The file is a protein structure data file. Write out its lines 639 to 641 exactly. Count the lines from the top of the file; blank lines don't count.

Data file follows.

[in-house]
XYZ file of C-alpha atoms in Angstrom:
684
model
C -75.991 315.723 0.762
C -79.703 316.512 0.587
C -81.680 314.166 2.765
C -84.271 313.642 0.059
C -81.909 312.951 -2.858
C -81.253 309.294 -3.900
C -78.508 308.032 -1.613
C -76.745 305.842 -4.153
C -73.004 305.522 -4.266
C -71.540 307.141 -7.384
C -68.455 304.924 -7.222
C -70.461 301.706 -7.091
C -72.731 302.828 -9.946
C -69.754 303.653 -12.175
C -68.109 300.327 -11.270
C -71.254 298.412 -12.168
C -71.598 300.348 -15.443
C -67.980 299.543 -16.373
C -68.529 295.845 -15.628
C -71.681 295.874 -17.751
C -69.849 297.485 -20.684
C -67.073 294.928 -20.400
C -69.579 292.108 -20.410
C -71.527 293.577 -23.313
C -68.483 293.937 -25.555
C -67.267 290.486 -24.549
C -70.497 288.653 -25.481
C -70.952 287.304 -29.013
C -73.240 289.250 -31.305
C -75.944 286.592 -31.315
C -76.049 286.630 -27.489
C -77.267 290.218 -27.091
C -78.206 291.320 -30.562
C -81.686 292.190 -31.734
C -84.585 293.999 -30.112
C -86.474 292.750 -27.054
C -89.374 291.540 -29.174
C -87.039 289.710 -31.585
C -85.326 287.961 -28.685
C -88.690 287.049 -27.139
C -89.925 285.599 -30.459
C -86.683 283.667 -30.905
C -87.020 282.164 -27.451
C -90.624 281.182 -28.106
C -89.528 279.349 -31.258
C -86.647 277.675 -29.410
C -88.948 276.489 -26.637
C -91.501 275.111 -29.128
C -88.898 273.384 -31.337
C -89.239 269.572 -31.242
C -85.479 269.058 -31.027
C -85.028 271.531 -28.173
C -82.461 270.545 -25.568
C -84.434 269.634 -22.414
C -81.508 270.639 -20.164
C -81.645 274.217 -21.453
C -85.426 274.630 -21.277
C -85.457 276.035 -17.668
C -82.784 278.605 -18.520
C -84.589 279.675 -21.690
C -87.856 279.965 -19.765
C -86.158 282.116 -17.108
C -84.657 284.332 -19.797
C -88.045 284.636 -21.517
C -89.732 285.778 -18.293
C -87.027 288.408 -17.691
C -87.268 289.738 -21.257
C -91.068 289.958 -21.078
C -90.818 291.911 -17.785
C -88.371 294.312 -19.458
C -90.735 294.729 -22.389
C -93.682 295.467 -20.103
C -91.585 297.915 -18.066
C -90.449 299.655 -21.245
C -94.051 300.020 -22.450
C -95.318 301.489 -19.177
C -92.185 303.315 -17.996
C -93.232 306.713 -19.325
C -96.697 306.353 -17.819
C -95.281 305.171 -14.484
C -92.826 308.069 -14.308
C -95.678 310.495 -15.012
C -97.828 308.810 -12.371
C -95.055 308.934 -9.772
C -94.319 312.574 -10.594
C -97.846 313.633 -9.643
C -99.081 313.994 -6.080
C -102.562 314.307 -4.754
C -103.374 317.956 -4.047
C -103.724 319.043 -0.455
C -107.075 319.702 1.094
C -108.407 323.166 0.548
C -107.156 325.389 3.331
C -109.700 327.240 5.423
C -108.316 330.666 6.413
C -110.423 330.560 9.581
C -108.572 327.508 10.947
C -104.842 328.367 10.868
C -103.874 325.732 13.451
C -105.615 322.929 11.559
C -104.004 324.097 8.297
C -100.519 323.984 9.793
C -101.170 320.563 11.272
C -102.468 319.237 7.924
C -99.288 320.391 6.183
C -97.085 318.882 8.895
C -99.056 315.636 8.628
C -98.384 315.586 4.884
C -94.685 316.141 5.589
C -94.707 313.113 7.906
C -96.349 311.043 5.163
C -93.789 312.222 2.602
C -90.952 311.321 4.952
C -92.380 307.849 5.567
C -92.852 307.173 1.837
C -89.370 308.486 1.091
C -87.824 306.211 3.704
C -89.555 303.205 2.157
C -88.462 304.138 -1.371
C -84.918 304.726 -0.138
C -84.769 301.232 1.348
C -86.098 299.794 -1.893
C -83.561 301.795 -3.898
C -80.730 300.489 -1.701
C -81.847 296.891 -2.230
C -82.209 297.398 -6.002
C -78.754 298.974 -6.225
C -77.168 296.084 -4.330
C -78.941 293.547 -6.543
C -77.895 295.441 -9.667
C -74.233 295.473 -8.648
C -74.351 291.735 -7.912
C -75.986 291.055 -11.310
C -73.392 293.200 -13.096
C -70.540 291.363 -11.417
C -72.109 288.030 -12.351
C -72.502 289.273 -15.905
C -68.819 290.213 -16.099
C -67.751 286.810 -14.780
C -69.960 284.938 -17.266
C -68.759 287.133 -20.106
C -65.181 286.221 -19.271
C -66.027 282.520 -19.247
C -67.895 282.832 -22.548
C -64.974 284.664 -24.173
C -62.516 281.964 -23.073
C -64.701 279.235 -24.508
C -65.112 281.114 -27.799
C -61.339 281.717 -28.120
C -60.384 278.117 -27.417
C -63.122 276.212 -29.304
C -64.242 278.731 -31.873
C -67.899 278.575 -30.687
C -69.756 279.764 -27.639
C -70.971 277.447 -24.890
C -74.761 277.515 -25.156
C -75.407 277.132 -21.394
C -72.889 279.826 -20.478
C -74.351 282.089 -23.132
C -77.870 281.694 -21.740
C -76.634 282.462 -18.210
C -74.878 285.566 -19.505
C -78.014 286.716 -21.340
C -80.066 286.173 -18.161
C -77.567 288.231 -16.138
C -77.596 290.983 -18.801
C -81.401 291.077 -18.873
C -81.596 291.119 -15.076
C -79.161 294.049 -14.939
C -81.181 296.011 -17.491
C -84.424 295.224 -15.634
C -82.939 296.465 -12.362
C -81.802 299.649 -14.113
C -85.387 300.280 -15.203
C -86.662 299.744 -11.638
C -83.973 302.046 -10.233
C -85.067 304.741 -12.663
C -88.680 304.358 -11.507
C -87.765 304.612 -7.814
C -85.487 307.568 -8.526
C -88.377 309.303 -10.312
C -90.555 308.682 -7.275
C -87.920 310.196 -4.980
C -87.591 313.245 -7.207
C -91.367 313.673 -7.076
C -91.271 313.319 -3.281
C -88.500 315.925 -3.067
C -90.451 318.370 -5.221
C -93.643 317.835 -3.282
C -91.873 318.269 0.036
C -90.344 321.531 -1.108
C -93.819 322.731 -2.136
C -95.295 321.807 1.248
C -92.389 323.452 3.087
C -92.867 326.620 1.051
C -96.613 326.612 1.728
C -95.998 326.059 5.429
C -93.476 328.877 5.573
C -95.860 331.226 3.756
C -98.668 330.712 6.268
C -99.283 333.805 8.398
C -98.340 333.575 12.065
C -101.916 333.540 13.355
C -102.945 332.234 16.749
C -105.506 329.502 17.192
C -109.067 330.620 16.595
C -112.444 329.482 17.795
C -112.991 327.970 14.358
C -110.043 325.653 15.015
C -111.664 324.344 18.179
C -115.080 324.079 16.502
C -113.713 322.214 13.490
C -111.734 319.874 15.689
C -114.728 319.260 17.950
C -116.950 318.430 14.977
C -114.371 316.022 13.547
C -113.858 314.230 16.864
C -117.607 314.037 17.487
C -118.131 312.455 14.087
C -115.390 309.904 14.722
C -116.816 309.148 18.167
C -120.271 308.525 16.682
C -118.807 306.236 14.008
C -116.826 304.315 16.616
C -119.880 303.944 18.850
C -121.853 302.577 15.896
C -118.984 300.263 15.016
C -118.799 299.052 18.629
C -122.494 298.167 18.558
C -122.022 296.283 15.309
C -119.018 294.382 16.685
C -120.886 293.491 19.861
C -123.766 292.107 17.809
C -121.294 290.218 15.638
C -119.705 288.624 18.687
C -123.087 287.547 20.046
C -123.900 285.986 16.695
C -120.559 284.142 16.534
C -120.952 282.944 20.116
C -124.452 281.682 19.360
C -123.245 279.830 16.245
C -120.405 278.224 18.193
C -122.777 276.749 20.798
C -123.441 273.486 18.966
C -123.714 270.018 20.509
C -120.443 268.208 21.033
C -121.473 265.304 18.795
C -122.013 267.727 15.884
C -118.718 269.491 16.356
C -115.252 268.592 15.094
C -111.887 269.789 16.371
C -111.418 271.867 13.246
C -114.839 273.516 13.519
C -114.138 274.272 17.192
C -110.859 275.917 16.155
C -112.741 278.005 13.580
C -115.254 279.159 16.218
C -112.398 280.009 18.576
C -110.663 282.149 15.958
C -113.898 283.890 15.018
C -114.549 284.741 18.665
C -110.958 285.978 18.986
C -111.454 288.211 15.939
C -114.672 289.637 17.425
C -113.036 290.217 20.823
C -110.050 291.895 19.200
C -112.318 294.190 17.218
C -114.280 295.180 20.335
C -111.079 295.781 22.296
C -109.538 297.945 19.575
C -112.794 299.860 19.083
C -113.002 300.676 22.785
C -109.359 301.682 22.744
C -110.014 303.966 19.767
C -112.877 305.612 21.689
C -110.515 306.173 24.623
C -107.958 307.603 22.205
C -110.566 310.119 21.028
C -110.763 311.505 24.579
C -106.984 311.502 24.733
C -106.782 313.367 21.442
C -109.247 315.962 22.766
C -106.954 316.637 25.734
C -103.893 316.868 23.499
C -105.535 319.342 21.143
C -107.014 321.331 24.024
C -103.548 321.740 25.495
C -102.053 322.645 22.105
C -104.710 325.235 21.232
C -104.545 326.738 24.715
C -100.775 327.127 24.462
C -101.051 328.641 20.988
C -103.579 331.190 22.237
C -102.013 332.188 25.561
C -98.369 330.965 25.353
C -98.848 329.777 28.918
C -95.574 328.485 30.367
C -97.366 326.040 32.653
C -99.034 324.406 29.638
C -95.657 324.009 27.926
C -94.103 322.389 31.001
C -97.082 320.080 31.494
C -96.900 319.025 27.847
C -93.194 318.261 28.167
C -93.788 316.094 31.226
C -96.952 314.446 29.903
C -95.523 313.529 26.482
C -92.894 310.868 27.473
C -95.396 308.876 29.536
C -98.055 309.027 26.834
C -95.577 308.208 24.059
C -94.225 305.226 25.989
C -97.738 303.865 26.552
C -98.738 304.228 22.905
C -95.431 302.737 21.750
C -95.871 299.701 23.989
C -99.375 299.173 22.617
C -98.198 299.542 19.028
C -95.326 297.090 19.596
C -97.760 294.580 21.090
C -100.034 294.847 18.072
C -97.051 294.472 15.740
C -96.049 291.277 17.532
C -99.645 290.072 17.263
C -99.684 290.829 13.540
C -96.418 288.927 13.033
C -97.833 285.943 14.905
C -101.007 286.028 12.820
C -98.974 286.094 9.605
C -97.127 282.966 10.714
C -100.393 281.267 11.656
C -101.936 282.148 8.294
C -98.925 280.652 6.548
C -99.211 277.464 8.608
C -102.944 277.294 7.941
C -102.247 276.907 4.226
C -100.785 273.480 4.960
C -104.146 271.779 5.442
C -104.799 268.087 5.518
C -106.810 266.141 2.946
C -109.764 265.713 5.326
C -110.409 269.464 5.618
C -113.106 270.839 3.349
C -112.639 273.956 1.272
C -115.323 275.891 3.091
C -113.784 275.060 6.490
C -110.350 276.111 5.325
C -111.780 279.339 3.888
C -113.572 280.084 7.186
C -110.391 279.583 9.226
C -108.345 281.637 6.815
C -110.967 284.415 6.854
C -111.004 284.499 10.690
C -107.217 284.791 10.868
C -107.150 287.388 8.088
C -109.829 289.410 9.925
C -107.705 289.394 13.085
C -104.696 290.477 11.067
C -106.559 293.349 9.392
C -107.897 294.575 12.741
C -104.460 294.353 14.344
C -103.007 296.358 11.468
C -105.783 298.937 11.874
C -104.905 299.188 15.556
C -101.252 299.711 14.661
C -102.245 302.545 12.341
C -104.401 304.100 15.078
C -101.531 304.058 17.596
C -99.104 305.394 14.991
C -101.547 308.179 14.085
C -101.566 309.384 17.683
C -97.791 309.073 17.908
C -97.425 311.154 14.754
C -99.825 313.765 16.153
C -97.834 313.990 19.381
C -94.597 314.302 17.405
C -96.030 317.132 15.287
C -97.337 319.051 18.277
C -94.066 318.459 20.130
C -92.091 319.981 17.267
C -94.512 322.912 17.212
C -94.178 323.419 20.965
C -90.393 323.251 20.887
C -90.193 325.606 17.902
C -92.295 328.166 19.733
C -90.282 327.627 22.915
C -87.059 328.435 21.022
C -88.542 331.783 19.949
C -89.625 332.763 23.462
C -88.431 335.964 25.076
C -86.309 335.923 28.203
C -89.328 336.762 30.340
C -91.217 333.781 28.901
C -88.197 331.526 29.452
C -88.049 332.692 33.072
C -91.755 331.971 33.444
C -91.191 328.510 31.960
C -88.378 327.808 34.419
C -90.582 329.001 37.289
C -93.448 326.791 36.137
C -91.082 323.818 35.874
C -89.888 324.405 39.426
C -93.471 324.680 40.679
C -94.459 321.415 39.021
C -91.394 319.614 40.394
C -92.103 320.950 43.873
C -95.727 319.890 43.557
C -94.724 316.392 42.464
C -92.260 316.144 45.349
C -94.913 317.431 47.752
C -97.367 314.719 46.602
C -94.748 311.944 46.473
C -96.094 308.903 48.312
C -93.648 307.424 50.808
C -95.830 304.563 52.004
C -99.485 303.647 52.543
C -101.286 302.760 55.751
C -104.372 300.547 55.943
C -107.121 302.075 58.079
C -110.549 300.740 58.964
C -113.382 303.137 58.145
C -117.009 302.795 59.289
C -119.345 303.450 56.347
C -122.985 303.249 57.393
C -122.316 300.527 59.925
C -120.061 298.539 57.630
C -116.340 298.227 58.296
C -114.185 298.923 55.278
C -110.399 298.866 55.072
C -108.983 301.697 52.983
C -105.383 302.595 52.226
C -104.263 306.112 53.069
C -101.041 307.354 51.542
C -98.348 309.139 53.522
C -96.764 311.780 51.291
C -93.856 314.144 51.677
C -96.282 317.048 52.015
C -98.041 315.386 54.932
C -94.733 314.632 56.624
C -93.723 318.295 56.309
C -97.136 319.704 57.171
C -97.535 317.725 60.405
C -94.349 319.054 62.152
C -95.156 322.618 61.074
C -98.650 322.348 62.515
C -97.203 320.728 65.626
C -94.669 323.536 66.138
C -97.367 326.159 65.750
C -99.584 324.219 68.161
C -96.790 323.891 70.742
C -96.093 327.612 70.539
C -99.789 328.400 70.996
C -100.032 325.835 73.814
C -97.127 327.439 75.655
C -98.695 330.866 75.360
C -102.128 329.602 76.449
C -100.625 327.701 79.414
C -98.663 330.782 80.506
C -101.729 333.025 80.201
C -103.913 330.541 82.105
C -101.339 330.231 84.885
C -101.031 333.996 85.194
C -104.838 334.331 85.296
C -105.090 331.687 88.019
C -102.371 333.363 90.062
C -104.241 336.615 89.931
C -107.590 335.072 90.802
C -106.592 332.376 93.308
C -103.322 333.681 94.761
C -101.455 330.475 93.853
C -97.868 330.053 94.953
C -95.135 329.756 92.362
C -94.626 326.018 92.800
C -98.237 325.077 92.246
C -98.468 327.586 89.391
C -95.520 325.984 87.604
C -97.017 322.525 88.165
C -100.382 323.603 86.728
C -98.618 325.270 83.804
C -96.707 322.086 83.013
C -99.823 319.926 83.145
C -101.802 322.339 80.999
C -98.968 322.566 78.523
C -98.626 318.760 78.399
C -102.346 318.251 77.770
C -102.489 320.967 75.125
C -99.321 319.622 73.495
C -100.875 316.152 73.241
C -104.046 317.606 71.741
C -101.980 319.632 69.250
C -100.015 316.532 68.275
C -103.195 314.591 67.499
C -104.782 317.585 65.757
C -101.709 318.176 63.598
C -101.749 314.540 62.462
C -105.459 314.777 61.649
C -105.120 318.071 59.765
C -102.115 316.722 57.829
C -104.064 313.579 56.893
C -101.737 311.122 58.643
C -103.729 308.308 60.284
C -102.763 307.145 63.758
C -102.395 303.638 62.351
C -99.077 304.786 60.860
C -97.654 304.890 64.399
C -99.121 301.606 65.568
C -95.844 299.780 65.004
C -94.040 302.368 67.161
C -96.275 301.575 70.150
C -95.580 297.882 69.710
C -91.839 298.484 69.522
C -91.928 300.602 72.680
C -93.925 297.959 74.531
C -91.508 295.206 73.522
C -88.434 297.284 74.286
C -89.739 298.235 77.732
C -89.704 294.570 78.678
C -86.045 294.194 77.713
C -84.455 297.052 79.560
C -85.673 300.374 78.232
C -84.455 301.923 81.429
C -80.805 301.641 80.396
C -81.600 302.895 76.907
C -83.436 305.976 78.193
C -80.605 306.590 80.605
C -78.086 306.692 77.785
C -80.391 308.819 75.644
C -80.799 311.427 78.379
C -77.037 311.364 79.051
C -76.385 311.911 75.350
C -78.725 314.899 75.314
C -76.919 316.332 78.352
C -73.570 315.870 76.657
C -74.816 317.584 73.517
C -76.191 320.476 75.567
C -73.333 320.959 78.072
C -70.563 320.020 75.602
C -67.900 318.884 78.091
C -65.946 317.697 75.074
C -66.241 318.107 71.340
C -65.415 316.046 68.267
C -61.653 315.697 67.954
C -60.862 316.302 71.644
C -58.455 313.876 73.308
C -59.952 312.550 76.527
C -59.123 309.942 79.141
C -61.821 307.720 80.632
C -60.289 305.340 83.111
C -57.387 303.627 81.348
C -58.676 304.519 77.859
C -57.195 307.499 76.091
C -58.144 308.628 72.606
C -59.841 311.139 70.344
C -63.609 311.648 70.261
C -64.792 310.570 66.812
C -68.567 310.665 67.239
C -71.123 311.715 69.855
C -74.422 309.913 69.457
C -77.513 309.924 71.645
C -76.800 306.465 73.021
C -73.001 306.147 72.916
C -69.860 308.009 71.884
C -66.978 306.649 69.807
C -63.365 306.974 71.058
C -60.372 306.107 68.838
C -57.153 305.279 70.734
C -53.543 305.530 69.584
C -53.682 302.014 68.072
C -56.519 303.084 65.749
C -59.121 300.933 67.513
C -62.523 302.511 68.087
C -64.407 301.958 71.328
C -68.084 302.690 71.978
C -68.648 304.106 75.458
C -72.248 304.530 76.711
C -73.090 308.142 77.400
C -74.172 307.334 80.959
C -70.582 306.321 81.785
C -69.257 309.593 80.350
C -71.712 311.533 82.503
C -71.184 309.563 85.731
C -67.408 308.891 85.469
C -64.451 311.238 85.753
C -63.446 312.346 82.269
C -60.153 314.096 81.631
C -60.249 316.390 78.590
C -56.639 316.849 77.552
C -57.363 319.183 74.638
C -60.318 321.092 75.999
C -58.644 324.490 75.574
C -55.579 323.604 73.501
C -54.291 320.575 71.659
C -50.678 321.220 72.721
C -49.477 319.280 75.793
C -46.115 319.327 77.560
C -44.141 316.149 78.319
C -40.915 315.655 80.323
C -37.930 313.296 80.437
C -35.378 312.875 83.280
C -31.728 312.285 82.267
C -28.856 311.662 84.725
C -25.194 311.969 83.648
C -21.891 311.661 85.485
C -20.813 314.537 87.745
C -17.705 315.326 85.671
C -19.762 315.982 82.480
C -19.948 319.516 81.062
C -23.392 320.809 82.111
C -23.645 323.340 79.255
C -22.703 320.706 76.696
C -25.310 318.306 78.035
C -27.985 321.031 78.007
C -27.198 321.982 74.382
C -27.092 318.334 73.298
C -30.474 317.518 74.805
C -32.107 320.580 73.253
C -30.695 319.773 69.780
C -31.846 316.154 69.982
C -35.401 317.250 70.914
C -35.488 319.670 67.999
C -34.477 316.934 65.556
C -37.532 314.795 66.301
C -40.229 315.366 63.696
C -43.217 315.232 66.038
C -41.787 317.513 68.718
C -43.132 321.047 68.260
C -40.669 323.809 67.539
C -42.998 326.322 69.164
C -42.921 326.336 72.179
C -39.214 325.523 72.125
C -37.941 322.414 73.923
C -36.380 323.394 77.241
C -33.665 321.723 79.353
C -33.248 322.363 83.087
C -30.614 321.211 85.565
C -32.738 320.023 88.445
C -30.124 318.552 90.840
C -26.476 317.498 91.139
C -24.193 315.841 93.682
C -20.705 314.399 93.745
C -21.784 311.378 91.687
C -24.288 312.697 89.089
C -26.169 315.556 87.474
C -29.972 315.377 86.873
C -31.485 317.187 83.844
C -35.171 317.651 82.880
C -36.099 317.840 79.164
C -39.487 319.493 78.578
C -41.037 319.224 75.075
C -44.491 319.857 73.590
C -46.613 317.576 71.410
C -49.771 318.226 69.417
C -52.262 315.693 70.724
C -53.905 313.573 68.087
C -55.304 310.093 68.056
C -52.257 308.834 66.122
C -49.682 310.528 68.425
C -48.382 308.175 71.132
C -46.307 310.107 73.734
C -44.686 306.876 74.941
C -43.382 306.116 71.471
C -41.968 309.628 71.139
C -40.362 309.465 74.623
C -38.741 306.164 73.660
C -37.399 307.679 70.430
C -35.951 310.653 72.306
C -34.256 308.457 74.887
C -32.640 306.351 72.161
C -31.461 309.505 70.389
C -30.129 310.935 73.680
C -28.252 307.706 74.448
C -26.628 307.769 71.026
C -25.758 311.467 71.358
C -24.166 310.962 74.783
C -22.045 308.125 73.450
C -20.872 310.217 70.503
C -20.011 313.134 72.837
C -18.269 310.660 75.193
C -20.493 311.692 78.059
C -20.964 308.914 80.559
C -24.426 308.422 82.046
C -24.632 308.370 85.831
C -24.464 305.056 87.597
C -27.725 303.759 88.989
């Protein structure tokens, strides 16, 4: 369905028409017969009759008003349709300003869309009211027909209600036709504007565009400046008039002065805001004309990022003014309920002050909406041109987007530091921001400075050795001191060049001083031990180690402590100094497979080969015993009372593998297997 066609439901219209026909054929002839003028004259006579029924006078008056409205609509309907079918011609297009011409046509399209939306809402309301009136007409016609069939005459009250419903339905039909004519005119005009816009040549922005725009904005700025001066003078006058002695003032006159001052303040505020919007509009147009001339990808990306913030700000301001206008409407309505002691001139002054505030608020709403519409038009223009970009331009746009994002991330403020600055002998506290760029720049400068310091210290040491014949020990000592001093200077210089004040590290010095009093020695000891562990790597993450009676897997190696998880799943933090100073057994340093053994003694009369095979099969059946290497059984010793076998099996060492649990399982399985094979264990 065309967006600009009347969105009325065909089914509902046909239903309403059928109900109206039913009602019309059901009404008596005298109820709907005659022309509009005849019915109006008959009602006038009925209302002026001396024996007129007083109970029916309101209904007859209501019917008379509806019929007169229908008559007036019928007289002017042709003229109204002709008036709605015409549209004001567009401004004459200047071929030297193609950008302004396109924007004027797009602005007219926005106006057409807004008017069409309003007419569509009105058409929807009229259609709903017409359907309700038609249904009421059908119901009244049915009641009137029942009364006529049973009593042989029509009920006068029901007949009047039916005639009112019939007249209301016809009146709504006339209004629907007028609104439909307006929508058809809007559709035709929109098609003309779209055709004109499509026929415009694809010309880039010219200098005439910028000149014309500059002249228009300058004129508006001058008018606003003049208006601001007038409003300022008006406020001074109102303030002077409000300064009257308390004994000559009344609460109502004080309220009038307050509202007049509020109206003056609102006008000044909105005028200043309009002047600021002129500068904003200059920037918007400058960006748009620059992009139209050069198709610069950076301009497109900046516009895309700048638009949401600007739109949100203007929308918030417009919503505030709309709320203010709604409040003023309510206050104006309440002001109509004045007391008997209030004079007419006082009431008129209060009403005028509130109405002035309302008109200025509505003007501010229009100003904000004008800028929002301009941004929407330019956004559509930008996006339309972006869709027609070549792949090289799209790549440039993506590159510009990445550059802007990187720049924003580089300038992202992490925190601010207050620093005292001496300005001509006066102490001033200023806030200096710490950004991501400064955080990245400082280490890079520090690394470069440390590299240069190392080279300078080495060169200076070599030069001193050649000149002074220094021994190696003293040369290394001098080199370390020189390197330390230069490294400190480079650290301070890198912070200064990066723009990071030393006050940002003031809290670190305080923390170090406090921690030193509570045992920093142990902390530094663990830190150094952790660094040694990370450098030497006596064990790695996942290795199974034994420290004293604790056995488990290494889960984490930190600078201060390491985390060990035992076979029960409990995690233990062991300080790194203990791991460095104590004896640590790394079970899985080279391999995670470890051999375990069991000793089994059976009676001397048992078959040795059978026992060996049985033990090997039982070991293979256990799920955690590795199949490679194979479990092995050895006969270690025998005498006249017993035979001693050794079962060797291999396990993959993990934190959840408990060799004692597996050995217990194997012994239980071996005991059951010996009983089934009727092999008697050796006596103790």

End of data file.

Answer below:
C -30.614 321.211 85.565
C -32.738 320.023 88.445
C -30.124 318.552 90.840